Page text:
From other quarters came audible warnings about what was in place. Moody’s – the last of the ratings agencies to accord South Africa an ‘investment grade’ rating – commented a mere three weeks ago that ‘fading prospects of policies that will sustain fiscal and economic strength, alongside any signs of diminishing resilience to shocks, would put downward pressure on the country’s rating’.

The International Monetary Fund, this very week, underlined the absolute imperative of structural reforms: ‘The fiscal deficit is set to worsen as weak growth constrains revenue, current expenditure remains rigid, and public enterprises require additional support. As a result, debt pressures are likely to further increase in the near term. Weak finances and operations of public enterprises, particularly Eskom, represent a major downside risk to growth and the fiscus. Against this background, action is needed to reduce the fiscal deficit, reverse the ongoing increase in public debt, and restore much-needed fiscal buffers to protect the government’s development objectives and its ability respond to shocks.’

Meanwhile, on the very day that the dismal GDP statistics were released, a statement from the Secretary General of the African National Congress, Ace Magashule, indicated that the lekgotla of its National Executive Committee had decided to alter the mandate of the Reserve Bank, and to explore ‘quantity easing’ (presumably quantitative easing, which many will recognise uncomfortably as looking rather like the short-term palliative of printing money). Later his colleague, Enoch Godongwana, contradicted this, saying no decision on either had been taken.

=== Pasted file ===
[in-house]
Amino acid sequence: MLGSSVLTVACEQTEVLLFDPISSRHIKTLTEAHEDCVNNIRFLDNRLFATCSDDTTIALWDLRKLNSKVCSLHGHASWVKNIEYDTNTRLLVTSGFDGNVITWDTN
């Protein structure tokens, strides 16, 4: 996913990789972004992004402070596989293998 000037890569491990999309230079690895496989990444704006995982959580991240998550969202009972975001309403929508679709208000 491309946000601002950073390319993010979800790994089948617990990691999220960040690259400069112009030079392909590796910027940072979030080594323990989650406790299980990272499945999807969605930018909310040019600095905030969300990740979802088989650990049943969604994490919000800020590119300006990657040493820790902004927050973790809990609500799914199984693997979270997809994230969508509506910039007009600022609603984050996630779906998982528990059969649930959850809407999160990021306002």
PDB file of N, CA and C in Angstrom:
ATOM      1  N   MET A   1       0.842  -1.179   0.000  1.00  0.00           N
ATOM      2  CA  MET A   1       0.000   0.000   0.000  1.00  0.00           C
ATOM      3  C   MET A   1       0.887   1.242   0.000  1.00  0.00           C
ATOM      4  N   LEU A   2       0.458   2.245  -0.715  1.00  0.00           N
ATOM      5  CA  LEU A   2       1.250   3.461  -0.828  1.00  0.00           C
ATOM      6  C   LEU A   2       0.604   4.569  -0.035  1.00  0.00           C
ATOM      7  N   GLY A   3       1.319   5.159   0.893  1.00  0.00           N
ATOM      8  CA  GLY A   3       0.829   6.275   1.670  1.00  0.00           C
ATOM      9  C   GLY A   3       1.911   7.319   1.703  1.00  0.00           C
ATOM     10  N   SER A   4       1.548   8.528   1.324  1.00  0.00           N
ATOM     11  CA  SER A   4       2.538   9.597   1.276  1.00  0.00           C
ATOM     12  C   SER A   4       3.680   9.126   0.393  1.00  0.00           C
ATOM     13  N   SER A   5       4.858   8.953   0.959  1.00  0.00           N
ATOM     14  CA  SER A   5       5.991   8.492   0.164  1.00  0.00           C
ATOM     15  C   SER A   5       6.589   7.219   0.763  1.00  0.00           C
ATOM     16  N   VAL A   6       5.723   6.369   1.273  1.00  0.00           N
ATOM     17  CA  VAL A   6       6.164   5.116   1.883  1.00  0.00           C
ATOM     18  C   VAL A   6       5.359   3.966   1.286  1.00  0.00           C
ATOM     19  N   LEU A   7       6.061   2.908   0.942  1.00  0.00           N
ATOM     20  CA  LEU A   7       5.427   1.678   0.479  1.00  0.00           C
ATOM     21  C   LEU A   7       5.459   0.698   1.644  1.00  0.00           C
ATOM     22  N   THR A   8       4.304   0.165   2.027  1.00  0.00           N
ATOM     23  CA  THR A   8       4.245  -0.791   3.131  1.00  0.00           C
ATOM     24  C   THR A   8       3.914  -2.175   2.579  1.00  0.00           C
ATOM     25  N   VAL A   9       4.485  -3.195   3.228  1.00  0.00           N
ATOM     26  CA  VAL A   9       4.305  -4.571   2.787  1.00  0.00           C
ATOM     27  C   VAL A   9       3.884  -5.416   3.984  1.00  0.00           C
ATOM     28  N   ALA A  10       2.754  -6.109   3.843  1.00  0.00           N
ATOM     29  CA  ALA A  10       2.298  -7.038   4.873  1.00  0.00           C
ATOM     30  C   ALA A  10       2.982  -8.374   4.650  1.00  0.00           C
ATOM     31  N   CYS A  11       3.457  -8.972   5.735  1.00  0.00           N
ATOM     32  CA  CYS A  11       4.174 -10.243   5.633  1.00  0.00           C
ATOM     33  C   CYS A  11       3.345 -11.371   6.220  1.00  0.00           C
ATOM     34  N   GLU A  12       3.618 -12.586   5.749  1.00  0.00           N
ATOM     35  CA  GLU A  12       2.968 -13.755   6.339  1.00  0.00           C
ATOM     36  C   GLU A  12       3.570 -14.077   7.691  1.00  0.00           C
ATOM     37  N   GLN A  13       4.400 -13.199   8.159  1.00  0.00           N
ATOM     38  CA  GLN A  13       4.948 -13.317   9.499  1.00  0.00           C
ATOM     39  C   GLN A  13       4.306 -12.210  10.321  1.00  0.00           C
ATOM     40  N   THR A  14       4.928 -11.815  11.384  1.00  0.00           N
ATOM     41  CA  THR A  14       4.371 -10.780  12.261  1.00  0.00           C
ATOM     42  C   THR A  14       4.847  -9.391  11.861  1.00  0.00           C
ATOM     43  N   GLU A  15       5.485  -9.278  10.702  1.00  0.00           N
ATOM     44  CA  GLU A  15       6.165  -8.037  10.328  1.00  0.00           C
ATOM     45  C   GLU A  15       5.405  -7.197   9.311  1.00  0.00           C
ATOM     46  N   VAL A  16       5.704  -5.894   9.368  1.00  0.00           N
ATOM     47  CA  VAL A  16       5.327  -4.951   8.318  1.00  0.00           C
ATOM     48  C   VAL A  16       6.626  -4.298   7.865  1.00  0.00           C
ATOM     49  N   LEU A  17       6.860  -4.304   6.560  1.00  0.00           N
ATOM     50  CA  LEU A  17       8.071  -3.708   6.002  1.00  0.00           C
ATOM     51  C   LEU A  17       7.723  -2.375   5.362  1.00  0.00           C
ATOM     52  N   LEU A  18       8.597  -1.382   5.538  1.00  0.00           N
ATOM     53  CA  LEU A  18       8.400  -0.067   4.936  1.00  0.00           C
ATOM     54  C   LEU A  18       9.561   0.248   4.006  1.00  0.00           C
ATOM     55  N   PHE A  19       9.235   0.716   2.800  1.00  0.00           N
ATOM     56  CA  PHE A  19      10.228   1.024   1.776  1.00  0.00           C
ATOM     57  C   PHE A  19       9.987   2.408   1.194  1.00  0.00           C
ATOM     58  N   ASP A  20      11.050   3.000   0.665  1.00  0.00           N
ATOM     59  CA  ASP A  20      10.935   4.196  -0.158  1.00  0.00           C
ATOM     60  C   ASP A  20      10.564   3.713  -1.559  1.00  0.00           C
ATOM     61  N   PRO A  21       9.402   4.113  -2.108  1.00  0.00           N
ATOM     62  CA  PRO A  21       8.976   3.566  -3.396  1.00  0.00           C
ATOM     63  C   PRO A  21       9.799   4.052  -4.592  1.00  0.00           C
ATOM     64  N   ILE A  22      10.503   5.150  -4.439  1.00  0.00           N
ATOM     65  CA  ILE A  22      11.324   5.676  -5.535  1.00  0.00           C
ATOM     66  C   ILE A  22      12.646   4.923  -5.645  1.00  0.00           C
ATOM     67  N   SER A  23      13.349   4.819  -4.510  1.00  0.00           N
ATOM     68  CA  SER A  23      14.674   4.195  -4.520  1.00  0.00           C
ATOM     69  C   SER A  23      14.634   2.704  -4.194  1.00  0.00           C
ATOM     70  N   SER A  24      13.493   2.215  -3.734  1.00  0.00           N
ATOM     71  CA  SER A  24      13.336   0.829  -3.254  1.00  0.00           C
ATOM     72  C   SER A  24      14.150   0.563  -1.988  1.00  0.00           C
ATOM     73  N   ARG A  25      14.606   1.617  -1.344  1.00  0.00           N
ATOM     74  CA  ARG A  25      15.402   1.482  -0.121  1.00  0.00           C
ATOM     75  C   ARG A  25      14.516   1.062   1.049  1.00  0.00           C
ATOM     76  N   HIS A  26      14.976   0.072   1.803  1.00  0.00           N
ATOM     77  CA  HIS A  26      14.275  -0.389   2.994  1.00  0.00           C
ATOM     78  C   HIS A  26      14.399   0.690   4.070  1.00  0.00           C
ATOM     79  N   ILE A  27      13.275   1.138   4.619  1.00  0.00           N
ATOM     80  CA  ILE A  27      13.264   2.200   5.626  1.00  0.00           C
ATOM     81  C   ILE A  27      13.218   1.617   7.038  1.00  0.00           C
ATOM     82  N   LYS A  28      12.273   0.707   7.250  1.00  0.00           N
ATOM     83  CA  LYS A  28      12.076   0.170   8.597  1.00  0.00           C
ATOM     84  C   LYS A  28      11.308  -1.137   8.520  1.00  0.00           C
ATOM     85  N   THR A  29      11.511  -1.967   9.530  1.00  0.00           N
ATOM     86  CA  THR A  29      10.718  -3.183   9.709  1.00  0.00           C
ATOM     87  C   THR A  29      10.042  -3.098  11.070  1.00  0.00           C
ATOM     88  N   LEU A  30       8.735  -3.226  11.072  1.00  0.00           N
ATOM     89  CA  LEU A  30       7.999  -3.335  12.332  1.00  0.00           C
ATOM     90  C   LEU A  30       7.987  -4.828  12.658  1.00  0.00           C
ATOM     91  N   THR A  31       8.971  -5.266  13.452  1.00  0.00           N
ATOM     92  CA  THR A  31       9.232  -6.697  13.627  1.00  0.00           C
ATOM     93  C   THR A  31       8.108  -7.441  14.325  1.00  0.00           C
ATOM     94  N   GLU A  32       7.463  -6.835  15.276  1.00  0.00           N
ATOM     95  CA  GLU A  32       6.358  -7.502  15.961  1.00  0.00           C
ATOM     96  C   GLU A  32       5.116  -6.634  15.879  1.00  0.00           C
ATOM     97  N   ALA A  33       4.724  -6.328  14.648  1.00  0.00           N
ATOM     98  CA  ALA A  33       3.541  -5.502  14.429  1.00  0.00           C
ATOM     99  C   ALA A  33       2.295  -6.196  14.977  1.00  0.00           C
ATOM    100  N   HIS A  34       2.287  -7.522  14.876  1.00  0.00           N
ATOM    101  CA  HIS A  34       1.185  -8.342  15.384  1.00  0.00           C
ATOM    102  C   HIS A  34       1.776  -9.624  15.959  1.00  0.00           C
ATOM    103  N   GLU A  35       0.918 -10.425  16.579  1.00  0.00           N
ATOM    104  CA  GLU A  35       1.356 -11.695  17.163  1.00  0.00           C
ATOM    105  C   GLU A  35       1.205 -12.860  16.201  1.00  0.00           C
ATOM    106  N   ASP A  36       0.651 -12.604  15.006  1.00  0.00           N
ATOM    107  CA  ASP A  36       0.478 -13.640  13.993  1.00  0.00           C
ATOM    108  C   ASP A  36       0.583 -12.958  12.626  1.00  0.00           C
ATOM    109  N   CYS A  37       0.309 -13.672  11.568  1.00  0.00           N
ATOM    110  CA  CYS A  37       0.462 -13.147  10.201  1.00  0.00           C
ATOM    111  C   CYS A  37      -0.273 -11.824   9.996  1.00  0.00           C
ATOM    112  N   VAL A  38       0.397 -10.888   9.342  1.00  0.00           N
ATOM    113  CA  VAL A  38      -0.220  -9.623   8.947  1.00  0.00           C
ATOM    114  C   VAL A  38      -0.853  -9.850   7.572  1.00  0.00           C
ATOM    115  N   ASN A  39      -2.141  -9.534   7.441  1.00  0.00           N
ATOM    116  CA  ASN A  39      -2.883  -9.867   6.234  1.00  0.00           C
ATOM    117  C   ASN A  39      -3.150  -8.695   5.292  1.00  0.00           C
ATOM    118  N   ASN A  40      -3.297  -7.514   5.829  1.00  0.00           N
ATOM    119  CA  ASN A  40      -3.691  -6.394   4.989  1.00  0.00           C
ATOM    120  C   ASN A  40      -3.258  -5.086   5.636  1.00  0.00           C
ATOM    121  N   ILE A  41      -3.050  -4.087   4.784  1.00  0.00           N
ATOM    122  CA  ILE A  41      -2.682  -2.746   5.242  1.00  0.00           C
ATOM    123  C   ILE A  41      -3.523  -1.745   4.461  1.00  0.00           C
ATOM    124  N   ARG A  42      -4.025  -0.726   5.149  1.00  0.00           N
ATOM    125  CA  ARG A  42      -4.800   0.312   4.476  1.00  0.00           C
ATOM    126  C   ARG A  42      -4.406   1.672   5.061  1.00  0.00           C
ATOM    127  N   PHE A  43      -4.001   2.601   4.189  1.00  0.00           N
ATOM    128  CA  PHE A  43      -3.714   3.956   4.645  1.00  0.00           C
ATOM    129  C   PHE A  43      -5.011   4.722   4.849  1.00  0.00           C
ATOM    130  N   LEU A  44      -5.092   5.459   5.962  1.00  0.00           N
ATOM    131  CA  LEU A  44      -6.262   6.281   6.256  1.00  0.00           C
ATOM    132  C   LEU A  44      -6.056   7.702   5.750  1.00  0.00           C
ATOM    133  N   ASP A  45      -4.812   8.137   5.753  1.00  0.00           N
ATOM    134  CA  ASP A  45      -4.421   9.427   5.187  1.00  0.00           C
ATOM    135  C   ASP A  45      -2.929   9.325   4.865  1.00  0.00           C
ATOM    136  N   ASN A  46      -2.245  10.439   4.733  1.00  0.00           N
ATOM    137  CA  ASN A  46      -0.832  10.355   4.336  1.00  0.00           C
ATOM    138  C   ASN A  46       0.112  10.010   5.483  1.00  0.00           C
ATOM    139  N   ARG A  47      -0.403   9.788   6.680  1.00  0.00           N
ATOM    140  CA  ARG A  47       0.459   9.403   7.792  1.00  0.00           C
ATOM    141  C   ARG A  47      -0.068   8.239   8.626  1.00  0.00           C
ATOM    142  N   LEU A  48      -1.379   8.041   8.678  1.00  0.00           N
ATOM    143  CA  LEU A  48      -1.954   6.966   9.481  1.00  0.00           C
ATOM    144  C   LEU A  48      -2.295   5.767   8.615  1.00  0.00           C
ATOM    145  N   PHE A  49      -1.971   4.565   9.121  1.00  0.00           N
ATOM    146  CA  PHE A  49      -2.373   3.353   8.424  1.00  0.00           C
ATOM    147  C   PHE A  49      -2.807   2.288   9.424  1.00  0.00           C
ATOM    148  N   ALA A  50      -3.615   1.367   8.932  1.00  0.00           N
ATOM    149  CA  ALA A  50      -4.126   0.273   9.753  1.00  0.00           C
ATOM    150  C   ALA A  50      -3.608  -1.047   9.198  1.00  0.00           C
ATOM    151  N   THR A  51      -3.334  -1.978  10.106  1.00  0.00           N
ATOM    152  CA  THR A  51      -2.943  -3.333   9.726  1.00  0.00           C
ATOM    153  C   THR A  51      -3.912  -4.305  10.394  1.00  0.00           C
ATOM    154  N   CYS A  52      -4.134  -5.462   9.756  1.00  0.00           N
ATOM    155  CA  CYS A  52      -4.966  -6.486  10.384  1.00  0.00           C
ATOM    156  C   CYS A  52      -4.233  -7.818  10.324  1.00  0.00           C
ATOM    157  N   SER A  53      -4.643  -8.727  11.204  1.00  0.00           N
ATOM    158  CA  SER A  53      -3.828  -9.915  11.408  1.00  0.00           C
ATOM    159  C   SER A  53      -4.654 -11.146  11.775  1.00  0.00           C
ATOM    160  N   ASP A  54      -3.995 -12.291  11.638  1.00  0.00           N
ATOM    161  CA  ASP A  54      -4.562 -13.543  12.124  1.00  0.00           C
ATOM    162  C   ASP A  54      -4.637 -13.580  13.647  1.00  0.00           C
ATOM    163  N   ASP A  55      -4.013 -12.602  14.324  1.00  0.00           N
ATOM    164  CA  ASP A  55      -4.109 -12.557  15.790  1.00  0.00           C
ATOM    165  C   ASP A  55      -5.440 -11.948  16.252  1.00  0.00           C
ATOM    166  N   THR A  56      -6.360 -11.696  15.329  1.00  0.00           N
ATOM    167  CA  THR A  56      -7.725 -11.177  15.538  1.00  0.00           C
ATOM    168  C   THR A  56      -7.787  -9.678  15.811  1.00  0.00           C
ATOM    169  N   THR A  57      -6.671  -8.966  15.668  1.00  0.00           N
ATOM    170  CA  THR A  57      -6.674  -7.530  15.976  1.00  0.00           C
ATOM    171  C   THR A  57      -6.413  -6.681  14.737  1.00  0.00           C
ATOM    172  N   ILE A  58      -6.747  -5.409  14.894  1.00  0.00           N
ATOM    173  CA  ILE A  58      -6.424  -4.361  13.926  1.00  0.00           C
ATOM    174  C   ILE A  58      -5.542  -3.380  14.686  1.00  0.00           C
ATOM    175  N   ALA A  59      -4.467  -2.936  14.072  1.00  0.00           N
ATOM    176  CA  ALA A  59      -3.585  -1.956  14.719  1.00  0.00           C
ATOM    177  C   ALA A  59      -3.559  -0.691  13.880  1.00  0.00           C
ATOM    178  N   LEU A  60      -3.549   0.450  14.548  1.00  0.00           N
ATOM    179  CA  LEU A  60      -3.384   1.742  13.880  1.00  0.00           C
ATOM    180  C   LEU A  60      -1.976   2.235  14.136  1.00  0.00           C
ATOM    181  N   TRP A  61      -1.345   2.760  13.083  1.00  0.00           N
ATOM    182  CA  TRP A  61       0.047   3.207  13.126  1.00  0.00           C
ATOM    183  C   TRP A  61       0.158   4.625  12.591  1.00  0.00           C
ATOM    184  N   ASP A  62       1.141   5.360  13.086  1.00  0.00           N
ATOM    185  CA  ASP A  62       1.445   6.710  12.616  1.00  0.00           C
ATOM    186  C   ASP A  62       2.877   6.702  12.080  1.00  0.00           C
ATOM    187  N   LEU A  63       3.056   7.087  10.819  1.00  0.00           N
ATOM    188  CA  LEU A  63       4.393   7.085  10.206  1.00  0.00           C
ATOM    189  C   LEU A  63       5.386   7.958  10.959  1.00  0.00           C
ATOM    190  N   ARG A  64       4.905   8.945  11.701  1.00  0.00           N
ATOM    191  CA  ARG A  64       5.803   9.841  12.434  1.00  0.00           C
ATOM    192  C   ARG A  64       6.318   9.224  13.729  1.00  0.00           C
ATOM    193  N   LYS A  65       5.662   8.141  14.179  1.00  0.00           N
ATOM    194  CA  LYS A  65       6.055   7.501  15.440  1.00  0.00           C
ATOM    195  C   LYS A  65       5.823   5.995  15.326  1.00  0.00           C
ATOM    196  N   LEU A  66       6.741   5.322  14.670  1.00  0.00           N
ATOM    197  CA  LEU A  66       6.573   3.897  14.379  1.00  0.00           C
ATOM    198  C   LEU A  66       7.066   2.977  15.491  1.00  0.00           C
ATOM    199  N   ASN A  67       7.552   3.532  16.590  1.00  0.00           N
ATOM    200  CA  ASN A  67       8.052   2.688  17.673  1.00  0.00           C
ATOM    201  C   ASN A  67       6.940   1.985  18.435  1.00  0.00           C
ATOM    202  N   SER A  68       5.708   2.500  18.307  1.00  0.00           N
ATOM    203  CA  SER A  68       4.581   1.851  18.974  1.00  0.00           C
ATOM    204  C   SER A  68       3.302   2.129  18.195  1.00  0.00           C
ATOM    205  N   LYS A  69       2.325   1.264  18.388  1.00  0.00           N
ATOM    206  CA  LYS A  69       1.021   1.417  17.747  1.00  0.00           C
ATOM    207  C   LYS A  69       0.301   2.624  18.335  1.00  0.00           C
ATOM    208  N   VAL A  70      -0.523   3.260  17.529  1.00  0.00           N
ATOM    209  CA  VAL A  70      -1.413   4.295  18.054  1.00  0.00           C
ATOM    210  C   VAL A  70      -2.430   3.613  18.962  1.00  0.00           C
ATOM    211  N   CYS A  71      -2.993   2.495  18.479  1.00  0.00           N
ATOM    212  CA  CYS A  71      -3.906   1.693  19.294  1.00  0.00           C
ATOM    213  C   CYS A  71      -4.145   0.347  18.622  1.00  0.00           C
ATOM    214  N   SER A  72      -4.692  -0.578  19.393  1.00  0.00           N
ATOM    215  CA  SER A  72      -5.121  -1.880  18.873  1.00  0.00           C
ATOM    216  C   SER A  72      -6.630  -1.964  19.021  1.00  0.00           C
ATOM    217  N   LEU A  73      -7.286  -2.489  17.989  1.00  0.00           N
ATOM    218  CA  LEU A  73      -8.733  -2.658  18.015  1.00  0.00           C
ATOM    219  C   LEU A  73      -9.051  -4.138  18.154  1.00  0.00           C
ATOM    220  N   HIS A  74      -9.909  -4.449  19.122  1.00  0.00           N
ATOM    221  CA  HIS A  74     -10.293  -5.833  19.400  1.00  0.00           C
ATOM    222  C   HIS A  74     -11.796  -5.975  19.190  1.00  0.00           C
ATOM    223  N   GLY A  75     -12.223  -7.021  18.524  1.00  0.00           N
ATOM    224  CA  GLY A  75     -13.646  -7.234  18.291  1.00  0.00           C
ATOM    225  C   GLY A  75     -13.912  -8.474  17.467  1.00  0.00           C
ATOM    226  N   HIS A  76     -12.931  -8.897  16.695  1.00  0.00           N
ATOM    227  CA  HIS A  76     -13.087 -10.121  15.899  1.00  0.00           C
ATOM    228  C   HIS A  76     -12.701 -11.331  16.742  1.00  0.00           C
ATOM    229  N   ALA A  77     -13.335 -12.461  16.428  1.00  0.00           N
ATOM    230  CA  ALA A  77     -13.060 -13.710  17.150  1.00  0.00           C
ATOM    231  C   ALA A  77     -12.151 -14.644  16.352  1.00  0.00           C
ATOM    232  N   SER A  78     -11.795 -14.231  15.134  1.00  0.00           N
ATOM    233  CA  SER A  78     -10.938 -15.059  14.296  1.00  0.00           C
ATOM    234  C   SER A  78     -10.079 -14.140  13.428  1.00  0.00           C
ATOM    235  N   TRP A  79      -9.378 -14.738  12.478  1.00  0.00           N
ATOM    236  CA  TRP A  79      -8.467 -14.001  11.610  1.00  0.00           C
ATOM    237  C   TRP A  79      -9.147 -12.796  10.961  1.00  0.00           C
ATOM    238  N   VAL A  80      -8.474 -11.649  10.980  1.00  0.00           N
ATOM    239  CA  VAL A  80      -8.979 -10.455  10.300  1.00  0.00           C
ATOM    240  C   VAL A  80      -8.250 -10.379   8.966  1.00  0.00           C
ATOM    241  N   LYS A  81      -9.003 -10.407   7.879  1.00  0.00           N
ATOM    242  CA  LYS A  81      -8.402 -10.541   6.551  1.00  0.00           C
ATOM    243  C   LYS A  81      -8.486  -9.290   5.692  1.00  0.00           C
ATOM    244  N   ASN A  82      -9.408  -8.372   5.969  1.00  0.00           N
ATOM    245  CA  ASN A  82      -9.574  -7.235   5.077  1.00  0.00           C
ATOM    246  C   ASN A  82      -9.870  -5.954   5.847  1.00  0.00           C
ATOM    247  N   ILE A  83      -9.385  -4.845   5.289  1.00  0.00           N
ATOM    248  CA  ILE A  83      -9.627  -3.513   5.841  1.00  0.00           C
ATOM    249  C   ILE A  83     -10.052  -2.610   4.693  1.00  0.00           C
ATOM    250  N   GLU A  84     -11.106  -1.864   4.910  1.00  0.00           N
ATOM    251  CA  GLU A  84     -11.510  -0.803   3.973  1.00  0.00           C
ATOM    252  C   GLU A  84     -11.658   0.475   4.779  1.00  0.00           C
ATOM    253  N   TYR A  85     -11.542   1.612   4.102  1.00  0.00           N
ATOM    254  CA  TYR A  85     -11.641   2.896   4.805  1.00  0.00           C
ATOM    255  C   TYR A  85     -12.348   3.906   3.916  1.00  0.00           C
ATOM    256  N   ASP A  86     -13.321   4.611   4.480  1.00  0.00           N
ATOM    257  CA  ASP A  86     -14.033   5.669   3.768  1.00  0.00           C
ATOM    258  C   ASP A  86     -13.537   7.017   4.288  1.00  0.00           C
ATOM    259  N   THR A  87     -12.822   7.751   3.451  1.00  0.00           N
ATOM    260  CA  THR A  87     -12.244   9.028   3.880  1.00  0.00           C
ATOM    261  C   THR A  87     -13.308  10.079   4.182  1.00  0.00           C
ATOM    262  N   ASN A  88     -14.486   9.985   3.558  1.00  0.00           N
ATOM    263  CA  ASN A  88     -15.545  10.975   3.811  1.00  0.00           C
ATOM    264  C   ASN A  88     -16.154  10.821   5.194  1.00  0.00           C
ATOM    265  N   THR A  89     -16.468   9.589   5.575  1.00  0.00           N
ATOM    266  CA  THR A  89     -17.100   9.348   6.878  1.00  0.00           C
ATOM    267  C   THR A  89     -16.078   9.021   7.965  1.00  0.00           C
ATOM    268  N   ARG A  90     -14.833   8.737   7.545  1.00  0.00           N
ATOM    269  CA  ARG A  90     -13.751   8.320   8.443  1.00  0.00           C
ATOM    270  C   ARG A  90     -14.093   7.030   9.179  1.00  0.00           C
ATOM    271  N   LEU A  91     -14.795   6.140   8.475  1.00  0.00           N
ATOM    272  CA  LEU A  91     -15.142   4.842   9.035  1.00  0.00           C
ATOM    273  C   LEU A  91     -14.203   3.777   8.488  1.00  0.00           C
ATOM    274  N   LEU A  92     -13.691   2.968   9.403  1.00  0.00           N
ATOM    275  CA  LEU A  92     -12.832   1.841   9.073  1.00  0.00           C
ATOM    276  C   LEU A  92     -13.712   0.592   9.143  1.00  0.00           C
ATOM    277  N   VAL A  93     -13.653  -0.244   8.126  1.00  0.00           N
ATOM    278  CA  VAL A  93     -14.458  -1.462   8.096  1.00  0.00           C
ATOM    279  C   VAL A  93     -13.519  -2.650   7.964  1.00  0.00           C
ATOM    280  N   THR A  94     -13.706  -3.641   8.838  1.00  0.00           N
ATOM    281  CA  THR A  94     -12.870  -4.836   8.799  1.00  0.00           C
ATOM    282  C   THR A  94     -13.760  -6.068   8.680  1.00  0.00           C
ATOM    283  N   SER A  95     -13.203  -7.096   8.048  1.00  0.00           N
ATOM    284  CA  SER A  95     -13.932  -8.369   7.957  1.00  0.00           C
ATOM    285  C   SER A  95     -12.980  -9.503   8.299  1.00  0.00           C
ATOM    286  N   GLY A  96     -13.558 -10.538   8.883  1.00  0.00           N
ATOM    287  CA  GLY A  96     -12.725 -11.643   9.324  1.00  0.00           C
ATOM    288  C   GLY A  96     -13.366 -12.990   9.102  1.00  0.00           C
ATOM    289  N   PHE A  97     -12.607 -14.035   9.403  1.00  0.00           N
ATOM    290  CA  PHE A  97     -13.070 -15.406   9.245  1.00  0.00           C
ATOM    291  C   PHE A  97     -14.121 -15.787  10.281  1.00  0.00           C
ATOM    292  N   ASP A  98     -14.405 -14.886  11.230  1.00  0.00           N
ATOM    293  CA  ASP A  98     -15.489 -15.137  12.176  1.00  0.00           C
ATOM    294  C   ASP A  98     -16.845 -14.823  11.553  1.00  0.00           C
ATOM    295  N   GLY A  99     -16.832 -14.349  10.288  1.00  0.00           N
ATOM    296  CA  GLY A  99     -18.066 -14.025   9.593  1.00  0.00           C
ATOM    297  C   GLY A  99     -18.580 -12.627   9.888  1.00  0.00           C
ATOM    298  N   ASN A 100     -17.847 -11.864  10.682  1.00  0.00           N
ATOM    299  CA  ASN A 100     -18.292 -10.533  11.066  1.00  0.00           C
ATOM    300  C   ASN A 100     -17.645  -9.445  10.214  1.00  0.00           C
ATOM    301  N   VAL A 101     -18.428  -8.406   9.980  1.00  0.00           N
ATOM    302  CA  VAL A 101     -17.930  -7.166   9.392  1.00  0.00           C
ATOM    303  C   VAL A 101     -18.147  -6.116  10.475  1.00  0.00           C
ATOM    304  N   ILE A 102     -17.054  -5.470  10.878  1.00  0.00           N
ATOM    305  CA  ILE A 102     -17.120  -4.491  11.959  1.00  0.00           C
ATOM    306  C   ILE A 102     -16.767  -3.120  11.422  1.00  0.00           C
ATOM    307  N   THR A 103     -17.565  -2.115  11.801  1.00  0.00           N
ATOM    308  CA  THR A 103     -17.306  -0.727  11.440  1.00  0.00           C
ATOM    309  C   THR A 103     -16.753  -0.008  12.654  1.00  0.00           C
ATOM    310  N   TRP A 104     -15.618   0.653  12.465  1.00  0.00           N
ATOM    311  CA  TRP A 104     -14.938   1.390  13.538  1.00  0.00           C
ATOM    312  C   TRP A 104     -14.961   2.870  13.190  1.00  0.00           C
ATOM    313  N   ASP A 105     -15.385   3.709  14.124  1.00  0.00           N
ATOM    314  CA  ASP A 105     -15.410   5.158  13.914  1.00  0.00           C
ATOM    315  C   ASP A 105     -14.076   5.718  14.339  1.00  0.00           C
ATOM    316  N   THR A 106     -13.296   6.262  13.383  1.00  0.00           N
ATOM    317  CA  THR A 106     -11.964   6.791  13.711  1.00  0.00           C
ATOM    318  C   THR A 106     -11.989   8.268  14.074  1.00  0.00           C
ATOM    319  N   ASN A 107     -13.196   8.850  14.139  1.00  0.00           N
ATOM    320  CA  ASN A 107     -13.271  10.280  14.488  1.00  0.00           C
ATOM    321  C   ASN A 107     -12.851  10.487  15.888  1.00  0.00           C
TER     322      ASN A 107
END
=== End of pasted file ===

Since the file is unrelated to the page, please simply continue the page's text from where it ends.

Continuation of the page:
Finance Minister Tito Mboweni took a refreshingly candid position: ‘What is this obsession with the South African Reserve Bank? I am now reaching a point of total exasperation with [these] continued attacks and obsession with the South African Reserve Bank. I have explained on many occasions the purposes and functions of the South African Serve Bank. What is the issue?’

He continued: ‘Let us stop shouting at business and embrace them as partners in economic growth, investment and job creation. Let us embrace all farmers, black and white to grow agriculture.’

A positive message, but within the political milieu, a rather lonely one.

Business Day journalist Carol Paton remarked on a morning radio interview that the ruling party’s internal politics seemed to be taking precedence over the management of the economy.

Together, these things present a mosaic of trends and issues that have at their vortex the dreadfully deficient state of South Africa’s economy and the crippled prospects of millions of South Africans. To wax Jungian, they create a web of ‘meaningful coincidences’.  Or perhaps something more: perhaps they are in fact intimately and causally related.


Terence Corrigan is a project manager at the IRR.